Article contributed by – Roger’s (unfiltered) Restaurant and Retail Review – While this discussion reflects upon trends for publicly held restaurant companies, it should be useful for franchisees and potential franchisees to consider.

By Roger Lipton

There are four major components of profits for restaurants (and retailers):

Revenues (made up by same store sales, price and menu mix, and traffic)

Cost of Goods (food and paper)

Labor Cost (Store level managers and crew expense, including benefits)

Occupancy expense, consisting of minimum rents adjusted for volume overages, and common area management charges (CAM) when appropriate, normally also including utilities, real estate insurance and real estate taxes. Occupancy expense is important, usually at 6-8% of sales (if you’re lucky), but nowhere near the 30 points, give or take a few points, that make up both Cost of Goods and Labor. For this piece, suffice to say that occupancy expenses are trending higher, clearly not helping store level margins.

This discussion, however, is primarily meant to summarize restaurant executives’ expectation for revenues, cost of goods, and labor expense in 2017, which represent larger variables than occupancy expense. In that effort, we have excerpted the numbers presented below from the most recent corporate reports (including conference calls) from each of the companies shown below.

For context, over the last couple of years, while labor costs have marched consistently upward, commodity costs have reliably been a “partial offset”. At the same time, store level traffic has been challenged, which obviously puts store level margins at risk if one or both of these major line items increase as a percentage of sales. Very few restaurant companies have shown increases in traffic during 2016. Typically, it goes like this: Same store sales were up 2-3%, price and menu mix increases were 2-4%, so traffic was up (maybe 1%) or down (probably 1-3%). The labor percentage was up anywhere from 50-150 basis points, partially offset by commodity deflation of 25-100 basis points. The table above shows the commentary from nineteen publicly traded restaurant companies. You can see that the “good times” in the form of lower commodity costs seem to be behind us. Almost all the companies are looking for cost of goods to be flat or UP, rather than down.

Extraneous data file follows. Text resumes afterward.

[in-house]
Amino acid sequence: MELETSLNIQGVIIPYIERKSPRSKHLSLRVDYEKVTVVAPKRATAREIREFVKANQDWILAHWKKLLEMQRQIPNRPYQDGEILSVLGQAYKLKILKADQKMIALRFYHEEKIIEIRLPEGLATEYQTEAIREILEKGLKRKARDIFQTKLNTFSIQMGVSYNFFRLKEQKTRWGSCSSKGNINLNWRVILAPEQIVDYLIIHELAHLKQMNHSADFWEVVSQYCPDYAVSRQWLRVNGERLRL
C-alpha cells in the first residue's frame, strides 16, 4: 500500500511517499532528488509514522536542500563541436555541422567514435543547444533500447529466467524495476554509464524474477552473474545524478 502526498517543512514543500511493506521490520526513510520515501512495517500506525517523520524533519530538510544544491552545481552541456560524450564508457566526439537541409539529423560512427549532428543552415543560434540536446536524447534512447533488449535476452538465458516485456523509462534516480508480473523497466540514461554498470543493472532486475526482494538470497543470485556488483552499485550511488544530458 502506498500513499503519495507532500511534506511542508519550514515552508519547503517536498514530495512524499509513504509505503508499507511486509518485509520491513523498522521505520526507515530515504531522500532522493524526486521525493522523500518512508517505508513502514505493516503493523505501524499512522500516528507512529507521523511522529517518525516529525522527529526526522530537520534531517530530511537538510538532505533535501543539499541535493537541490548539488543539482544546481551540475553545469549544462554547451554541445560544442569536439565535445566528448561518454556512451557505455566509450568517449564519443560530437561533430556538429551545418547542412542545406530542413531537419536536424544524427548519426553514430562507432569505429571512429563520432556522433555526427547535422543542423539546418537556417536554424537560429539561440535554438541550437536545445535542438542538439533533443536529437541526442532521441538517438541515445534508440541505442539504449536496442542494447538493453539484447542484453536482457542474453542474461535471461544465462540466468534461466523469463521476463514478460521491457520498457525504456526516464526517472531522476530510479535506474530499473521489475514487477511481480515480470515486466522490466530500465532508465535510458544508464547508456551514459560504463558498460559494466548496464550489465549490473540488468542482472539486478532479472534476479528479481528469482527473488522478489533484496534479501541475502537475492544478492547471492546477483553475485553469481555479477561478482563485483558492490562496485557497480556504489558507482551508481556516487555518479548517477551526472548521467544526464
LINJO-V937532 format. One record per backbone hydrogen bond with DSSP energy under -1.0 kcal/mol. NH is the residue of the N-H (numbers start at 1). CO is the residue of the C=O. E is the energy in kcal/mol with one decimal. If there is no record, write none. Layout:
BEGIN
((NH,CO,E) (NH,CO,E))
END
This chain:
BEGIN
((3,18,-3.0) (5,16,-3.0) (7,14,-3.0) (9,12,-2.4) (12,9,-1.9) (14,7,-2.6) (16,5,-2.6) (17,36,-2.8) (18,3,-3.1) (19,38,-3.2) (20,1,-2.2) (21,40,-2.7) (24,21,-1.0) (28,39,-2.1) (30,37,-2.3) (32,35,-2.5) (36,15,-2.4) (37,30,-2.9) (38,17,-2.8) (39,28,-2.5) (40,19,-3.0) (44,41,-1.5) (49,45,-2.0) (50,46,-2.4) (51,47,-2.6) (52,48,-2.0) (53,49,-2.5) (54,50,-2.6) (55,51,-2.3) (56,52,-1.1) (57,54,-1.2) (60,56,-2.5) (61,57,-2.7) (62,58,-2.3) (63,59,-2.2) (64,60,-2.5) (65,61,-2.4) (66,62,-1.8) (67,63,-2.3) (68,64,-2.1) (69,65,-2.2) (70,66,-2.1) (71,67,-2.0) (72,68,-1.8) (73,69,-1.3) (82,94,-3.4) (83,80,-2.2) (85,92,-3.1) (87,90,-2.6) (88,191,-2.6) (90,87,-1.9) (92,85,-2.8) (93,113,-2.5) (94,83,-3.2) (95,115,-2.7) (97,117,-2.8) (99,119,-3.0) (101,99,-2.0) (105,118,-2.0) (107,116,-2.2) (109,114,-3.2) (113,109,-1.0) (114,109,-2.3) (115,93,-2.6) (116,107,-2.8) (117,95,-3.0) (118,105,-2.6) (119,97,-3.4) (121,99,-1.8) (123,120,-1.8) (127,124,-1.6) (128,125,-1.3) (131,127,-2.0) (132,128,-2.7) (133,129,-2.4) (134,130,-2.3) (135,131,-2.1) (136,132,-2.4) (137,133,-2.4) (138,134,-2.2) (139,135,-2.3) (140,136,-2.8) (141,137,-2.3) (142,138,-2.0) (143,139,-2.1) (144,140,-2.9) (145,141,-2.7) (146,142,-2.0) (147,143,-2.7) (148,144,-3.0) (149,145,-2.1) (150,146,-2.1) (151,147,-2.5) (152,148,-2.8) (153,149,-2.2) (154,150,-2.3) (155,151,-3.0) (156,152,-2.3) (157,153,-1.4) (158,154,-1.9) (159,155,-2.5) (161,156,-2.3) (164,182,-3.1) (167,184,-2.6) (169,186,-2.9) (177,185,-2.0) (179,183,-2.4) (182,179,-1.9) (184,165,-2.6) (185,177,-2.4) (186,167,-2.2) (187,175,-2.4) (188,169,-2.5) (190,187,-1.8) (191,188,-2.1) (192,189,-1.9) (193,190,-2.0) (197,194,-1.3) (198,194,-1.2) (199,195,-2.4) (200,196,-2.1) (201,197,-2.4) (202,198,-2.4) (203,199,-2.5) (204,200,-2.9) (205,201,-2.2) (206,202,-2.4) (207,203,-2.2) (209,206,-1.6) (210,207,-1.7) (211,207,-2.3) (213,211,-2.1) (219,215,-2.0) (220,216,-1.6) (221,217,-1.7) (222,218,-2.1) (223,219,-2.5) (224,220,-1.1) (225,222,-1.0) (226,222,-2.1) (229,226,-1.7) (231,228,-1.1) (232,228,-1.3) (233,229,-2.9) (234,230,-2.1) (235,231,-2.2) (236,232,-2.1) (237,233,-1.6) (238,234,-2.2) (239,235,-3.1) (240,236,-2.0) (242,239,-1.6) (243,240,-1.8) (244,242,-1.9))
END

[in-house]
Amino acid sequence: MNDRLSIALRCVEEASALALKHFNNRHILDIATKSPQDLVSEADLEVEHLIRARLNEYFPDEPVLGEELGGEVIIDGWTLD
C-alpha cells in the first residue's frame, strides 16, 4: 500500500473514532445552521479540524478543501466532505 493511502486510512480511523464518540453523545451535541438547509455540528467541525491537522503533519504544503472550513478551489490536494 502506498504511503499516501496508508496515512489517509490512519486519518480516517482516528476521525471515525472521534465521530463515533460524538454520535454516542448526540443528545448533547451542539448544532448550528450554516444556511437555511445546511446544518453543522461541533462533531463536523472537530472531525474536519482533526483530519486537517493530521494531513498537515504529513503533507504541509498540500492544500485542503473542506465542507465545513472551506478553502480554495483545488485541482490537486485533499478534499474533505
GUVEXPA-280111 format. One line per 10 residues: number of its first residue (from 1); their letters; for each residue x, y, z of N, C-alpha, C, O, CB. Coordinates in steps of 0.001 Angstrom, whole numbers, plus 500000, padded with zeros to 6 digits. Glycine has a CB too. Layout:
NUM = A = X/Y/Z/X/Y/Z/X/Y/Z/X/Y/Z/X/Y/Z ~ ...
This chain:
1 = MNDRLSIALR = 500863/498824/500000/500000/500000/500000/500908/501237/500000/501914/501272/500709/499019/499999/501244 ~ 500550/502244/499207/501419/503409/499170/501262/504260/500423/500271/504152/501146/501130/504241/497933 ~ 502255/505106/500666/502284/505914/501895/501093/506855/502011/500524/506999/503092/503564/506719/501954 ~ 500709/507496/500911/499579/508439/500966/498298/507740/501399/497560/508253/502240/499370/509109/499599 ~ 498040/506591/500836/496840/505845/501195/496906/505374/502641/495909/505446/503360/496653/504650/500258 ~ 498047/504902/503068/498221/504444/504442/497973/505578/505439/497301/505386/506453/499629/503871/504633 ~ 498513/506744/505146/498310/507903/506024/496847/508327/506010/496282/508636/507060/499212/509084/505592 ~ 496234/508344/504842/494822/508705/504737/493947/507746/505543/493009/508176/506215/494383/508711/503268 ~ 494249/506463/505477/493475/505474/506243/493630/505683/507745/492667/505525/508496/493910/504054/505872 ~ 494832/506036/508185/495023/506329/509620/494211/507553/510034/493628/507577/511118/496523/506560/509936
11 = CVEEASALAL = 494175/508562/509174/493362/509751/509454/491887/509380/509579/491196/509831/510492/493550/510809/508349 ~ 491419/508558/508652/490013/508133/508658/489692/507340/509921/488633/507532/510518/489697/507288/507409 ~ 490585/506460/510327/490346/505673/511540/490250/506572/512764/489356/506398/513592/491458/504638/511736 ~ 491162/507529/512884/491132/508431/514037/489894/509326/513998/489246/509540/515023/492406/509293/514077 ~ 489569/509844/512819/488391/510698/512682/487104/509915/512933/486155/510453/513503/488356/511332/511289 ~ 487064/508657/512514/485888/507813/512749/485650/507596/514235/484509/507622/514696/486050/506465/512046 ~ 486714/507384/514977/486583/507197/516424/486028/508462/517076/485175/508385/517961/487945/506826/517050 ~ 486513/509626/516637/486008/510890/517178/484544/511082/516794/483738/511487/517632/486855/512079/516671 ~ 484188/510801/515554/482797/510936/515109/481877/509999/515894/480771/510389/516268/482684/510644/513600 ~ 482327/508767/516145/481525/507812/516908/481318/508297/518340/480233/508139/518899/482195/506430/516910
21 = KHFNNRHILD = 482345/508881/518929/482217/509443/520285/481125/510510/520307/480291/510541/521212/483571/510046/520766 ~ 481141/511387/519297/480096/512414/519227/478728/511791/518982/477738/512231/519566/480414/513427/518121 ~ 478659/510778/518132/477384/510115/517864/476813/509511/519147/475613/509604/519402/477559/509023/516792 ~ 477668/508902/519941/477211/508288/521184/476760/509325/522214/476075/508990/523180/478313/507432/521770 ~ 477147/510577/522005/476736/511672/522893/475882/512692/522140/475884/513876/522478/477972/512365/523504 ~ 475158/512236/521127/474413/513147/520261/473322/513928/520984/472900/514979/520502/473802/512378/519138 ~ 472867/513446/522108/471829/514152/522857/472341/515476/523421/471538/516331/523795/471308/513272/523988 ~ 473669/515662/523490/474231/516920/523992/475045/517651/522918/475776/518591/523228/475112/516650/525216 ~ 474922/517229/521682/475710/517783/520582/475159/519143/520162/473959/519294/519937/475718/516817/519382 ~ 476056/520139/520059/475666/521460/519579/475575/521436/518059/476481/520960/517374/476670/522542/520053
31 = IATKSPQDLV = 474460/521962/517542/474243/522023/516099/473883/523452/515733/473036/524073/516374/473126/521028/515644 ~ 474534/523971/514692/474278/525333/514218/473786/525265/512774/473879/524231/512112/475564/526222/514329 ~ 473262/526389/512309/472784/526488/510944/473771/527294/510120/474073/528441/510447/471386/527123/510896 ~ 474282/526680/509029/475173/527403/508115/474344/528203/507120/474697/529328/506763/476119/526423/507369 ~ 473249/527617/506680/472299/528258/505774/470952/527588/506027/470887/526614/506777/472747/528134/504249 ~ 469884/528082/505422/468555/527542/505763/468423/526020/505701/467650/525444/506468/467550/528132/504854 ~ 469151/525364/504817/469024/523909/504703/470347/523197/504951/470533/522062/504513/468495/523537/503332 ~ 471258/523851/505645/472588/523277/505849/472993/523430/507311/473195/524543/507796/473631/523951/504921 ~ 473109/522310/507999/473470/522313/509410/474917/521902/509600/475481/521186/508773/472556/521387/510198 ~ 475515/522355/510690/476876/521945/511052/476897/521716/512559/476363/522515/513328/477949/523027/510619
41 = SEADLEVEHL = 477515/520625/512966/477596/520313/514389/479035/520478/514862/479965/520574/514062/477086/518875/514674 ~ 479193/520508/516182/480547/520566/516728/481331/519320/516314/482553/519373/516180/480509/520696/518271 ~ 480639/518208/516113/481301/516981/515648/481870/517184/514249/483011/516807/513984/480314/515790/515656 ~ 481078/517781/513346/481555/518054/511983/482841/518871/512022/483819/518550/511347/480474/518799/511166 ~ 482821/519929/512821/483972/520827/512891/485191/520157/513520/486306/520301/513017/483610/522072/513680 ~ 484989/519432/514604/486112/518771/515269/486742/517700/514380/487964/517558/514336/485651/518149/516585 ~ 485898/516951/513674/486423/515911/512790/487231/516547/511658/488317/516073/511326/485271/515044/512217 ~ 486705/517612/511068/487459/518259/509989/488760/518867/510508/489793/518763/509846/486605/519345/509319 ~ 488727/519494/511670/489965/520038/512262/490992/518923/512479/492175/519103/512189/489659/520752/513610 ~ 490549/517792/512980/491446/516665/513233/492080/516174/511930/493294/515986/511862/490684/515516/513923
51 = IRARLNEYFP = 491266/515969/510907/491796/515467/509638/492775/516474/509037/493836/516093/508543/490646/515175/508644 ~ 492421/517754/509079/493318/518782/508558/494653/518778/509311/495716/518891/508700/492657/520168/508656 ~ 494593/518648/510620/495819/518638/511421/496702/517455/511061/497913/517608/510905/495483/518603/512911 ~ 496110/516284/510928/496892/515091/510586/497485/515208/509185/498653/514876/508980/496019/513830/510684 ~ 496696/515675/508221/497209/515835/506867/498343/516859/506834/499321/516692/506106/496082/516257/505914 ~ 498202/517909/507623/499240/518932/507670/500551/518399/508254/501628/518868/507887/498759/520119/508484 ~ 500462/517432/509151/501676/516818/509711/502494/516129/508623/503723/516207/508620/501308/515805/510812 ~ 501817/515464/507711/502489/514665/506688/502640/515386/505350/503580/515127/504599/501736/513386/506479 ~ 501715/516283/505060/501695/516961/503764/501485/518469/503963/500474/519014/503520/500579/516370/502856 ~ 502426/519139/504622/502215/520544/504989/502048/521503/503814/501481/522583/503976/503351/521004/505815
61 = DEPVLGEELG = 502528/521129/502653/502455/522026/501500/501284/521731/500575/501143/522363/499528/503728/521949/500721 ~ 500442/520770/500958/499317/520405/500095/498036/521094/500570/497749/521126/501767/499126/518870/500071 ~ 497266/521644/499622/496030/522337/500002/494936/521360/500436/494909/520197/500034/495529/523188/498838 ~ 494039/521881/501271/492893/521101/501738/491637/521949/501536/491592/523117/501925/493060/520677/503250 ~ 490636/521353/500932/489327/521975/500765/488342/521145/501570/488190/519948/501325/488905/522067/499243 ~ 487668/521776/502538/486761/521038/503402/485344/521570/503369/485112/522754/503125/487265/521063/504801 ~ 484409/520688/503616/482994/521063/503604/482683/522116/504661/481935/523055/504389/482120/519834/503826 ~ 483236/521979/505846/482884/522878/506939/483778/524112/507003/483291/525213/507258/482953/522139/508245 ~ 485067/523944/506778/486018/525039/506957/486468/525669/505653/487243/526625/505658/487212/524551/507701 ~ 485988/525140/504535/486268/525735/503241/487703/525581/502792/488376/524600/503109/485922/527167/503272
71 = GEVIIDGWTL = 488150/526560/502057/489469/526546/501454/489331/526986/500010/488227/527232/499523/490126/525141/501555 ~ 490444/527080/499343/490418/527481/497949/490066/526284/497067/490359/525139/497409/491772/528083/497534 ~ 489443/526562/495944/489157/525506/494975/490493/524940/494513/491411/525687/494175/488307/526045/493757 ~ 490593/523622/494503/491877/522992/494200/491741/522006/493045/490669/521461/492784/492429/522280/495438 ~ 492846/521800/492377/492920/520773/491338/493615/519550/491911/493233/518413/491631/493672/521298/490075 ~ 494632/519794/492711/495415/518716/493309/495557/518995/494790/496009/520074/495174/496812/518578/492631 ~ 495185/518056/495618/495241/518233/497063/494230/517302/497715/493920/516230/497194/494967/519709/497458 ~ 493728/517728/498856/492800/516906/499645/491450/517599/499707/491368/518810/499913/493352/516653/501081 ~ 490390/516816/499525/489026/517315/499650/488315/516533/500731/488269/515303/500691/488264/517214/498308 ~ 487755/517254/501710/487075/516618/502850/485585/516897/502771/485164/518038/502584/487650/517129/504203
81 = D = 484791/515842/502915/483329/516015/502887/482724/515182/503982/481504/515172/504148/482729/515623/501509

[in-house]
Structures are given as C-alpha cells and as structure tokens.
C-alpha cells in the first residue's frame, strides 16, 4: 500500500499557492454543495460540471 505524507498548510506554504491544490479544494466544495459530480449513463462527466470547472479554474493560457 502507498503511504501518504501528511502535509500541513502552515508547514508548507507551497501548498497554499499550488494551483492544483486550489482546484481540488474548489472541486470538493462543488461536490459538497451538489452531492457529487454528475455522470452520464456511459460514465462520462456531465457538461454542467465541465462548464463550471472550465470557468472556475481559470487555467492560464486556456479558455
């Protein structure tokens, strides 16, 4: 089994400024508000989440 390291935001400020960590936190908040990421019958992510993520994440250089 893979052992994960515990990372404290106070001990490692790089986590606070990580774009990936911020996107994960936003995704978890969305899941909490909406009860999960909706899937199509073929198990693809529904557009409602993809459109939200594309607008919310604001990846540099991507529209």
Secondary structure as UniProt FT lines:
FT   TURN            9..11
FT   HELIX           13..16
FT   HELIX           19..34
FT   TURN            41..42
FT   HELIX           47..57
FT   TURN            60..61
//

You can also see that the labor percentage is often expected to be up by 3,4 or 5 percentage points, which would translate to 90-150 basis points of margin if the labor percentage is 30%. Suffice to say we are moving to the top of the previous range rather than the bottom.
Lastly, the table shows that comp sales expectations are (perhaps conservatively, perhaps not) estimated at 1-2% (higher at PNRA and TAST), and that implies continued traffic challenges since menu prices will generally be a couple of points higher.

Putting it all together, traffic and sales will be challenged, labor % will be up, probably by more than in ’16, commodity % will be “flattish”, less of an “offset” than in ’16. Occupancy expense, FWIW, won’t help either. For good measure, it will be difficult to raise prices at the store level, when grocery prices seem well controlled, which has no doubt helped to contribute to the sluggish store traffic we have been recently experiencing.

About the Author:
Roger Lipton is an investment professional with over 4 decades of experience specializing in chain restaurants and retailers, as well as macro-economic and monetary developments. After earning a BSME from R.P.I. and an MBA from Harvard, he began following the restaurant industry as well as the gold mining industry. While he originally followed companies such as Church’s Fried Chicken, Morrison’s Cafeterias and others, over the years he invested in companies such as Panera Bread and shorted companies such as Boston Chicken.

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Roger Lipton